Thursday, 28 February 2013

Ki Tisa- Smelling Good and Smelling Trouble...

Last week, shortly before Shabbat, we did another parasha project. The last aliyah of Tetzaveh describes the construction of the incense alter but the first aliyah of Ki Tisa describes the incense itself so I will share it for this week.
To give everyone an experience of "Reyach Nichoach", a pleasing aroma, I planned to make stewed apples in cinnamon and cloves for Shabbat dessert. It is one of the best cooking smells! But I realized that although I love the smell and taste of these two spices, my girls might not.

I set the girls free in my extensive spice cupboard, telling them to each choose their favorite and I would cook the apples with their selections. They loved opening each container and smelling, sometimes marveling and sometimes complaining at the scent. Gabi eventually chose cinnamon, saying that is how apples should smell. Initially Cohava chose star anise, loving the shape and smell. But then she found a more intriguing aroma; Ras El Hanout. This Moroccan blend of spices contains some lovely spices like ginger, cardamom, nutmeg, and cinnamon. It also contains some flavors Cohava does not like, such as kashmiri chili and cayenne pepper. We used it.

The smell was wonderful! But the flavor... Cohava was insistent that it was Gabi's fault and that the cinnamon had made the apples spicy.

The Torah's description of the incense used for sacrifice also prohibits one from trying to mimic the scent. I want to make it clear that this was not the objective of the project. Hashem, don't cut me off from my people for this.  Because sacrifices are such a difficult topic to appreciate today, I wanted my girls to see how a pleasant smell can be enjoyed by all. I like their use of the senses of smell and taste. But this was not at effort at Ketoret!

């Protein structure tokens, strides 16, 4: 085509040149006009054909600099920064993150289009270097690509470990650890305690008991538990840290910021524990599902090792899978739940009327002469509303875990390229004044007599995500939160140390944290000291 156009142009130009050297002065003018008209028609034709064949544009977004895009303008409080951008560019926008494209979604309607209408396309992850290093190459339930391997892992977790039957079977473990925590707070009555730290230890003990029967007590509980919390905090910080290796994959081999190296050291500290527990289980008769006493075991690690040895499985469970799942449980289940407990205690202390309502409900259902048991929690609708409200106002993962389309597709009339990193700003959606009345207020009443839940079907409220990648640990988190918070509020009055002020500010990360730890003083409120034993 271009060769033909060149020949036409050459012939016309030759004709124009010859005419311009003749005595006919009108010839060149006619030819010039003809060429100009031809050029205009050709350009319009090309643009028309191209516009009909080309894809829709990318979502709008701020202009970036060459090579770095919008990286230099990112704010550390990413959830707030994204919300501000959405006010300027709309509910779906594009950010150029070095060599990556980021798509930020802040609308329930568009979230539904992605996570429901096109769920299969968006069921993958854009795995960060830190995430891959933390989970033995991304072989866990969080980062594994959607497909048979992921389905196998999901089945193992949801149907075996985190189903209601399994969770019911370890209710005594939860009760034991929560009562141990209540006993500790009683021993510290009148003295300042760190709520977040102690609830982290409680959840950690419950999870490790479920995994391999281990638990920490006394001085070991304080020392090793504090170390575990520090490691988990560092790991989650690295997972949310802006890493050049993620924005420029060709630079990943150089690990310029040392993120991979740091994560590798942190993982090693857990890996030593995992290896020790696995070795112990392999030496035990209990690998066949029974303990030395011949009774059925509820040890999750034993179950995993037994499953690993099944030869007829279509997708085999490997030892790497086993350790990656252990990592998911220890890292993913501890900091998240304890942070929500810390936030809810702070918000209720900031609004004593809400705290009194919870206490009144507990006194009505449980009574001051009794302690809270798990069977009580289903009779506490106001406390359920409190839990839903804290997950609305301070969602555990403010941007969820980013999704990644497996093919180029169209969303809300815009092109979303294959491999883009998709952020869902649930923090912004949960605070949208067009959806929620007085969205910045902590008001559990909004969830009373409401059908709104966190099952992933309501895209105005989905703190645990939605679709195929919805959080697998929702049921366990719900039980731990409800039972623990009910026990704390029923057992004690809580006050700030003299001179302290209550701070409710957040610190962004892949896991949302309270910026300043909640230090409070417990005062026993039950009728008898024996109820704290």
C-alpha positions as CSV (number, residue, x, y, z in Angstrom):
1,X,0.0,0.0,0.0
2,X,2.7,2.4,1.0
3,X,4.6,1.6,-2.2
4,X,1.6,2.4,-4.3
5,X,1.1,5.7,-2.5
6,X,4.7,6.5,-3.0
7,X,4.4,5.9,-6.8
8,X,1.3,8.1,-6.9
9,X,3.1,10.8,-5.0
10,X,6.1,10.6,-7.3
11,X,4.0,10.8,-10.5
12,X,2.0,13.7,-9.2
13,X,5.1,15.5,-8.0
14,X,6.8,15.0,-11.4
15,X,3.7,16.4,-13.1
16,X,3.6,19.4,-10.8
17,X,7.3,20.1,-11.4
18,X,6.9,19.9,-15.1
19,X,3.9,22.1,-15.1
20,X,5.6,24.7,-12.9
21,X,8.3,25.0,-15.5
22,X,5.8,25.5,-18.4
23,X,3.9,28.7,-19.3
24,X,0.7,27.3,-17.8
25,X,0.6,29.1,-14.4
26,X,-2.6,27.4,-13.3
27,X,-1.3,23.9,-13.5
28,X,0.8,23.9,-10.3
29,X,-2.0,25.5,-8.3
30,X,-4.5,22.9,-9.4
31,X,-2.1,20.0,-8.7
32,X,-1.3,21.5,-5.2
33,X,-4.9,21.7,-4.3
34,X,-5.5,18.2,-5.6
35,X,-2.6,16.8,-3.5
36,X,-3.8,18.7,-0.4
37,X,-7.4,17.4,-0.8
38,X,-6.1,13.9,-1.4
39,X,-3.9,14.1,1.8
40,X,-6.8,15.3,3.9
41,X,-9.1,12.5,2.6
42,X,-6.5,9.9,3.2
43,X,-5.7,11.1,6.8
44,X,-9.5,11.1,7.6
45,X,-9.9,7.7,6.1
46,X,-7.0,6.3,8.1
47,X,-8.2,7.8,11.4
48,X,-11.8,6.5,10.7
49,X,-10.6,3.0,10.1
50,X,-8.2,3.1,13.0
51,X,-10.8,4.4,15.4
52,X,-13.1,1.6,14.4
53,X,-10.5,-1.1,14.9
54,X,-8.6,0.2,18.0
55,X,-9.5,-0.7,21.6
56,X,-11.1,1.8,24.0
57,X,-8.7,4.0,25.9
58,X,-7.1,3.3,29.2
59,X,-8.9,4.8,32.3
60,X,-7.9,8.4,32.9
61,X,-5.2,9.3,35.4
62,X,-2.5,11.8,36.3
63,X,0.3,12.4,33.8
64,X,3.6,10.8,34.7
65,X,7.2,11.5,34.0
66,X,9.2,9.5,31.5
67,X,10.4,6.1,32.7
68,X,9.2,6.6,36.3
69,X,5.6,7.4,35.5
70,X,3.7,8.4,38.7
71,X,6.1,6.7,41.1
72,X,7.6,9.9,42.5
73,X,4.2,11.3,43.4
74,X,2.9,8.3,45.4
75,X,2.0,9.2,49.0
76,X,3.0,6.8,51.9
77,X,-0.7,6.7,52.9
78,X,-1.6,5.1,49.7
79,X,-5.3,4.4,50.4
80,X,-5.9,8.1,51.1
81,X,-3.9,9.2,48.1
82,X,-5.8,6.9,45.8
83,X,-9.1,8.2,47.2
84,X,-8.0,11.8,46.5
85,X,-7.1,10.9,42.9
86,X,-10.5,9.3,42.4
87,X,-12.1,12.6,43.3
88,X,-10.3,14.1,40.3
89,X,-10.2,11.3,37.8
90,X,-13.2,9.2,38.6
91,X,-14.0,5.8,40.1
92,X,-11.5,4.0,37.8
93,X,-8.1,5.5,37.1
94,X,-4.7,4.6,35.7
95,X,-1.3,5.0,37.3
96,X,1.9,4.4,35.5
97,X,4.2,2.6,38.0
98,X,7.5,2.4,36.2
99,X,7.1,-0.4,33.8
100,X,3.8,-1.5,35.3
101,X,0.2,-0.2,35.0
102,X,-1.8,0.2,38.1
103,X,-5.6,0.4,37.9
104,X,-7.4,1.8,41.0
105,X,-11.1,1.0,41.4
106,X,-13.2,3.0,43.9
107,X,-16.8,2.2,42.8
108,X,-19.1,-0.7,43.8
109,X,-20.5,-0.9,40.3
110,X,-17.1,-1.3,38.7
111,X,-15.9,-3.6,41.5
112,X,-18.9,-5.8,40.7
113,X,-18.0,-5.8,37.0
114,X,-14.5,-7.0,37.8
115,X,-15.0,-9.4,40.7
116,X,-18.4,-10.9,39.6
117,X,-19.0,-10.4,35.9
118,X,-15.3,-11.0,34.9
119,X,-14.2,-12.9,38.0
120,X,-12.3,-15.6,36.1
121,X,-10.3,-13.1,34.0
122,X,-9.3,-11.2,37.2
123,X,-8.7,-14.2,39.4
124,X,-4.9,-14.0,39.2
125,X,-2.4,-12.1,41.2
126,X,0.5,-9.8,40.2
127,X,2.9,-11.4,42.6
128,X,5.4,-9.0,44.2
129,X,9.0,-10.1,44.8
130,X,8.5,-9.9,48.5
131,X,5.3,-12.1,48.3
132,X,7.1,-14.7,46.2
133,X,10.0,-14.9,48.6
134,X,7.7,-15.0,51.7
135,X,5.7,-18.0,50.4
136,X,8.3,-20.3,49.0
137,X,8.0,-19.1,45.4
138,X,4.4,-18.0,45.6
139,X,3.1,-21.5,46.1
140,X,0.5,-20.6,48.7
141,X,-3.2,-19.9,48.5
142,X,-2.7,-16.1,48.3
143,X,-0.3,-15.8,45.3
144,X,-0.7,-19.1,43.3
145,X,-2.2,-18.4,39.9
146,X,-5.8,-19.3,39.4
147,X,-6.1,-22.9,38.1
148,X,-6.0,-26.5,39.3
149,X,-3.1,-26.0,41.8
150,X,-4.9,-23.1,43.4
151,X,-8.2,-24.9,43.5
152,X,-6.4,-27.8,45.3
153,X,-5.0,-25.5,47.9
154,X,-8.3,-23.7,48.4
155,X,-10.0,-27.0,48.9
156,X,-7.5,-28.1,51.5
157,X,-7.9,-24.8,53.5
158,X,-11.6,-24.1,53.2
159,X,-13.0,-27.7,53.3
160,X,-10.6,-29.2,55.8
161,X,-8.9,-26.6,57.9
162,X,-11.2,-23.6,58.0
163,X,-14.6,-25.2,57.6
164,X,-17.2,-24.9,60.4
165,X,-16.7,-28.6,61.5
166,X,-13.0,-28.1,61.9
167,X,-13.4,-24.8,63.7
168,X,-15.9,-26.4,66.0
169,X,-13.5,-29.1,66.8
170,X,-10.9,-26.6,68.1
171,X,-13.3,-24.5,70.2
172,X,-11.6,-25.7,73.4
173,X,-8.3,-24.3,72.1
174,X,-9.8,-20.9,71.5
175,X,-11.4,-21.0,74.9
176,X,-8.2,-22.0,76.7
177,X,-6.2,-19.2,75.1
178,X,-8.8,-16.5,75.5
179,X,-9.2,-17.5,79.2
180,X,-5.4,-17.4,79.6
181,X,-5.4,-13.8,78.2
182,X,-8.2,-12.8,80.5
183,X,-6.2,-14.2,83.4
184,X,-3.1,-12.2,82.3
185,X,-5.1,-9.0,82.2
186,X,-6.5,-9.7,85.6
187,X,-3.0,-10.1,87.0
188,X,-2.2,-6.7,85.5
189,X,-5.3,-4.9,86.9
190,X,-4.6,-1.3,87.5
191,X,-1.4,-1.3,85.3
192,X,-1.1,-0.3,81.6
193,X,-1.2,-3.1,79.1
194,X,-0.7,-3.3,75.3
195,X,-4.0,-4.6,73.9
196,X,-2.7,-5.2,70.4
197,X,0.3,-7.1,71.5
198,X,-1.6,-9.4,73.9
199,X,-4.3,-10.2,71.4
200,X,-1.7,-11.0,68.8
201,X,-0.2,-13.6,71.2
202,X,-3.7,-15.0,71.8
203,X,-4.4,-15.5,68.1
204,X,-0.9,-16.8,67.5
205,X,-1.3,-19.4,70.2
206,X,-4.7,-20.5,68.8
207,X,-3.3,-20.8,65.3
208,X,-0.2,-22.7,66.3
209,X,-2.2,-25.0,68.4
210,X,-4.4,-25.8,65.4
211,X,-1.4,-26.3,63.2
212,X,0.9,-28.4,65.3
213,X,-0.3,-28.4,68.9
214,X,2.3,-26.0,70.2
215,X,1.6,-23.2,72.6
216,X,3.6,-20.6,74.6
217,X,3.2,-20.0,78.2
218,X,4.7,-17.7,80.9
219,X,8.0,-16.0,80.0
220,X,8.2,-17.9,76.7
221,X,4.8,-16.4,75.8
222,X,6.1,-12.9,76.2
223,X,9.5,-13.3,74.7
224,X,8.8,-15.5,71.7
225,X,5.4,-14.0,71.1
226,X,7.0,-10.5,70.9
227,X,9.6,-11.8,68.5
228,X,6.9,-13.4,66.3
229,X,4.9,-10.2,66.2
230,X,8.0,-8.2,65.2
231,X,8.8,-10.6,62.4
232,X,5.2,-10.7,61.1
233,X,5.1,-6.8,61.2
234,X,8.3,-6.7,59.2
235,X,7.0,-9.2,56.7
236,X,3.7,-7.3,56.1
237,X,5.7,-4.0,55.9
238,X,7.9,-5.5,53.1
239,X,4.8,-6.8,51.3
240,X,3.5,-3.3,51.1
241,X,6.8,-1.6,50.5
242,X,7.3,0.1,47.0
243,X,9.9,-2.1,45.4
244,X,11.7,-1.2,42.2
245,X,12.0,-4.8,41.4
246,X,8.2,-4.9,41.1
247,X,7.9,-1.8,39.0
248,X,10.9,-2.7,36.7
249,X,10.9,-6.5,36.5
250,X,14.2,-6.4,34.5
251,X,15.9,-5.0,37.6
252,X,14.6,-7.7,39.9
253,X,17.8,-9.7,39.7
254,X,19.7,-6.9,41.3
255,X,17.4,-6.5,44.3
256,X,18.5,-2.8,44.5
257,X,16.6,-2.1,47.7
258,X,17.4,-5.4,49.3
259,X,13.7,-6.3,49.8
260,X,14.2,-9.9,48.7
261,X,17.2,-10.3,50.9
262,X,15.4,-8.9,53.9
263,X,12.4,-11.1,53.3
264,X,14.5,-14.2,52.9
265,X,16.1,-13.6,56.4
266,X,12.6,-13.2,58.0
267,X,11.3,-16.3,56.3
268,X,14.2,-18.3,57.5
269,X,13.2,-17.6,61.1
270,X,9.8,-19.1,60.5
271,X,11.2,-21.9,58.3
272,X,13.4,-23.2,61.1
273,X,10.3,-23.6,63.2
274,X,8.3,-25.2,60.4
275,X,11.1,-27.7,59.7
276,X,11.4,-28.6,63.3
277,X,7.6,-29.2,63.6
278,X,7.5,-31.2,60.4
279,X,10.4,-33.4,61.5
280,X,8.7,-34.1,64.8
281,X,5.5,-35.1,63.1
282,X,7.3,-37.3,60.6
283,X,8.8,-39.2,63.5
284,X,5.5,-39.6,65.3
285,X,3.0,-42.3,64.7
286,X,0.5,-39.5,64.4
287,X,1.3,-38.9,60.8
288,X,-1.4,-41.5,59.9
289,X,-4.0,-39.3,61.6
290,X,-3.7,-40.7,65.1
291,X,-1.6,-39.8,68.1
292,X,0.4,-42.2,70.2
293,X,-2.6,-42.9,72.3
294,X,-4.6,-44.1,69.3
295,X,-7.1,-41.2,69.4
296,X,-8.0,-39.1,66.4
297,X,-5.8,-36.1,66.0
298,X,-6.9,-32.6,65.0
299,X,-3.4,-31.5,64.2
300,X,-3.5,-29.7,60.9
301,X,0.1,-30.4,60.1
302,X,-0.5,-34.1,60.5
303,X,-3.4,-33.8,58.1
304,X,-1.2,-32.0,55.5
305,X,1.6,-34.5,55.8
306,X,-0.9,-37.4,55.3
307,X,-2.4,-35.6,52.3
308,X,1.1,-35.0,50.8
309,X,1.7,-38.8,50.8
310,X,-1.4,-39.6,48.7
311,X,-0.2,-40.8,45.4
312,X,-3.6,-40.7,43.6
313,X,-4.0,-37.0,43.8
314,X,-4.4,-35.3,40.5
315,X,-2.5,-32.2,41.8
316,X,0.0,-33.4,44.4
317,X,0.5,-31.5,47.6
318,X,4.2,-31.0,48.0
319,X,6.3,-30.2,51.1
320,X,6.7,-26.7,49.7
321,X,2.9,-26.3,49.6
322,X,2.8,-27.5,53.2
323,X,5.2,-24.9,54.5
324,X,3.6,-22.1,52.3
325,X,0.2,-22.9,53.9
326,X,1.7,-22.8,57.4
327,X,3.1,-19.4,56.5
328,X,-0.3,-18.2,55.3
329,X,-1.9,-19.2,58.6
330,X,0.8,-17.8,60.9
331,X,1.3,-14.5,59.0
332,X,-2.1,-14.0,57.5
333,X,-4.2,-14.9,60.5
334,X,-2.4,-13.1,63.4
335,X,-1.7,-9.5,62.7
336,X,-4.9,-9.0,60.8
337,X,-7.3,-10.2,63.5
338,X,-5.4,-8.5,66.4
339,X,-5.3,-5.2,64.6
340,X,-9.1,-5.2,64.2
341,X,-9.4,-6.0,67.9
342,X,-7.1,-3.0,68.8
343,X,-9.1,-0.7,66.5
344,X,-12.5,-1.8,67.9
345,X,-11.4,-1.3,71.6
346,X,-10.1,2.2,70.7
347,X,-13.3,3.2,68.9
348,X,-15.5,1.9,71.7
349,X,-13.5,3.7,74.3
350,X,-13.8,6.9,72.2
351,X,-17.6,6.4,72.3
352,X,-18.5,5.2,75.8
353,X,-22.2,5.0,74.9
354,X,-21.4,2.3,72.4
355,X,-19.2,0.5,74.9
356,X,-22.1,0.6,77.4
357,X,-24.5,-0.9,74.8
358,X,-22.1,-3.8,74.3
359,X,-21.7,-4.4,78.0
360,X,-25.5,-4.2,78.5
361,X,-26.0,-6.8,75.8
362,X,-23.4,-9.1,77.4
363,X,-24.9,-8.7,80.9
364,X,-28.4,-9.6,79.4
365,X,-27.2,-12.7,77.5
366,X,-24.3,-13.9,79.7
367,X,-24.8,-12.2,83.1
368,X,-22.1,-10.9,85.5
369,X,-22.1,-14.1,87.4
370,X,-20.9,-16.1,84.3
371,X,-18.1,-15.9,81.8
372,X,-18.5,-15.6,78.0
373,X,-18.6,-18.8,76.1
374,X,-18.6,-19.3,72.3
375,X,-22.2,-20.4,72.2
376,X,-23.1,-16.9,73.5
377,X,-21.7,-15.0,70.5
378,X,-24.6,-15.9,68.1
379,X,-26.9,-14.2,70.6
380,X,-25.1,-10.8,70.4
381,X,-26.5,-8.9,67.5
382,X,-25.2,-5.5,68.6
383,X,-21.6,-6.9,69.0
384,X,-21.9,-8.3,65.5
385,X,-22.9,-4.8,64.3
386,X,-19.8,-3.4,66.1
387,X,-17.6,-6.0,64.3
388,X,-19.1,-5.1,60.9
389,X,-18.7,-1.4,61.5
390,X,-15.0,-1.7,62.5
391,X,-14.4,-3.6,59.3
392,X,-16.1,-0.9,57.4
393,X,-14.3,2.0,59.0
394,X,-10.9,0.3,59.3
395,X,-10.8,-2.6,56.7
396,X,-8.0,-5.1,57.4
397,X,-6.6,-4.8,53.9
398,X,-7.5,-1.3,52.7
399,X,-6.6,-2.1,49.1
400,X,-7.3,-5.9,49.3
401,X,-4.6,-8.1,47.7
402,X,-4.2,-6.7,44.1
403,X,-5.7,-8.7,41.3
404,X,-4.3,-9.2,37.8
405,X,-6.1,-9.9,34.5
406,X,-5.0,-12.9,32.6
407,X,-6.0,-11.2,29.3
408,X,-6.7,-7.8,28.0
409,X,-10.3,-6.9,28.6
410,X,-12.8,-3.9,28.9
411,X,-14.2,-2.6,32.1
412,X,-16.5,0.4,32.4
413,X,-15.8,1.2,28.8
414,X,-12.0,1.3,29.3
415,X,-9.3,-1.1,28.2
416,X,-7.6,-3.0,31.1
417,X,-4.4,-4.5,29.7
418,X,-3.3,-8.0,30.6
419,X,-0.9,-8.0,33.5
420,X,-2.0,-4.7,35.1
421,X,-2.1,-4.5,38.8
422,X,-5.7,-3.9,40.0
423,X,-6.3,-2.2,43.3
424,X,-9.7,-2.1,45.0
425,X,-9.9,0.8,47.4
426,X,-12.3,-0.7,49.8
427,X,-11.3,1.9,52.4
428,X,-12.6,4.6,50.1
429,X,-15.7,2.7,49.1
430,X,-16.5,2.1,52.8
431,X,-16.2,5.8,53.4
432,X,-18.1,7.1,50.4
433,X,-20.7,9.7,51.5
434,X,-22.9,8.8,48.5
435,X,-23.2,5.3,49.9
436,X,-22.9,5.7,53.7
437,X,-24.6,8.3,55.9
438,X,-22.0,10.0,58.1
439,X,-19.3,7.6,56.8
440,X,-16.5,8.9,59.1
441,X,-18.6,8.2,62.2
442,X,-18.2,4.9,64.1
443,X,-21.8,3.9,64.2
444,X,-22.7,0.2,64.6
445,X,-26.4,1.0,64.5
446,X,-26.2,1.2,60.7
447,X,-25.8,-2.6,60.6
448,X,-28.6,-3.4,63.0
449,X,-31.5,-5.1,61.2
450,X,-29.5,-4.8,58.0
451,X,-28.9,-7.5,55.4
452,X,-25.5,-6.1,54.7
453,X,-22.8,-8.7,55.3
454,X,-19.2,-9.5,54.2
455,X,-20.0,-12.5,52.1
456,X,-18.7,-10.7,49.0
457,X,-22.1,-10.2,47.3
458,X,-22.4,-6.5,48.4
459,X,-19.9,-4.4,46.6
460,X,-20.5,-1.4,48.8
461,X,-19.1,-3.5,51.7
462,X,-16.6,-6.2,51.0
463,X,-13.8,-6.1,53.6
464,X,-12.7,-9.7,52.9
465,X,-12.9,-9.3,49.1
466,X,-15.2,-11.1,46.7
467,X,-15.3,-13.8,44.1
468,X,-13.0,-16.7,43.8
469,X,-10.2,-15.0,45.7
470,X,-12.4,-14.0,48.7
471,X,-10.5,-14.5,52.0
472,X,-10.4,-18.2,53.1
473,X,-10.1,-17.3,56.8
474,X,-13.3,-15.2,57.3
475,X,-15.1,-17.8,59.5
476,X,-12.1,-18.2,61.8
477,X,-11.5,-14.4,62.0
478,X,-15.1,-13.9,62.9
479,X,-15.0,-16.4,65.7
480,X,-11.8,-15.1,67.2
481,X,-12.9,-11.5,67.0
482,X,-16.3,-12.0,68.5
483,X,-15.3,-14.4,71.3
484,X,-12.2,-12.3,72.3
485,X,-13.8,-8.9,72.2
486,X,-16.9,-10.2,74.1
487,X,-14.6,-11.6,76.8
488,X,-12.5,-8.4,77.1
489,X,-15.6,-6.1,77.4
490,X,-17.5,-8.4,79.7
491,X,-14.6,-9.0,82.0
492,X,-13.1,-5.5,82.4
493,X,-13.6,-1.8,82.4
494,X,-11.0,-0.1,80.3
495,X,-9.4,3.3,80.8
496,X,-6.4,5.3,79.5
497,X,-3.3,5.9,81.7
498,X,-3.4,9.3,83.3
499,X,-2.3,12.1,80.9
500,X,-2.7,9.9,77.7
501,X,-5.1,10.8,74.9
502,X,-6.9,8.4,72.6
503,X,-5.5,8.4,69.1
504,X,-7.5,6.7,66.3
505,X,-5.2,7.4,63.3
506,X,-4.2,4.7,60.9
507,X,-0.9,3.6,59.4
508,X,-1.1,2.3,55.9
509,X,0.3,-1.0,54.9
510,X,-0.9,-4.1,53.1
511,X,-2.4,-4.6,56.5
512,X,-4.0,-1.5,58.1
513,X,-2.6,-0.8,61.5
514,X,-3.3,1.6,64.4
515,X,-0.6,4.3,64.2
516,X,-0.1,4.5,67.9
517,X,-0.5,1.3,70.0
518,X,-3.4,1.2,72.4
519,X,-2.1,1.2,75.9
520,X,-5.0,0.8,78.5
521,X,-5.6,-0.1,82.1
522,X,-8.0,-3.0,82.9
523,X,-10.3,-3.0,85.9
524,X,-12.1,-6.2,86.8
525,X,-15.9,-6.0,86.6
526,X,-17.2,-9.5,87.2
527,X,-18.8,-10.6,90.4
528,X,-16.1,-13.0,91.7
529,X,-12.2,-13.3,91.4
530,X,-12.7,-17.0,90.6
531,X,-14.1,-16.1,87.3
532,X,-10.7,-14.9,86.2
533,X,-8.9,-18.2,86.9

[There are many people who ask me how I have time for these projects and blog. I don't. But I try. While the girls were busy in the spice cupboard and I was cleaning the kitchen, Ruti sneaked out of the kitchen with a big box of breakfast cereal. When we were finished, we discovered that Ruti had upturned the entire box, all over the dining room floor! With 30 minutes to candle lighting, Cohava learned how to use the vacuum cleaner. We make it work.]

The parasha continues with the designation of Betzalel and Oholiab as the overseeing craftsman for the construction of the mishkan. The girls enjoyed telling me who are the best artists in their class. Then Shabbat and then...

"Oh no!" Gabi yelled out, as I was telling them the story.
"What is wrong?" I asked.
"Moshe isn't back yet and the people are going to do something awful!" she exclaimed. She curled up in a ball of fear and anticipation.
"They are going to make the egel idol!" Cohava announced.
""How do you know? Did Abba already tell you?" I asked.
"No. I remember from last year. It is the worstest thing bnei yisrael ever does..." Cohava explained.

And now I must think of a project that does not glorify the egel hazahav, doesn't scare Gabi, and celebrates Hashem's mercy.


Shabbat Shalom

Friday, 22 February 2013

Purim Costumes

I love Purim! The numerous joyous ways to celebrate another Jewish victory, coupled with the kid-friendly components make this one of my favorite chagim. But truth be told, my favorite part has nothing to do with the mitzvot of the day.

The mitzvot are:
Matanot l'evyonim = Charity to the poor
Mishloach manot = food baskets to friends
Megillah = hearing the Book of Esther read
Seudah = a festive meal

That is all. The mitzvot of the day do not include getting completely inebriated, apposed to popular belief. They also do not include COSTUMES! :(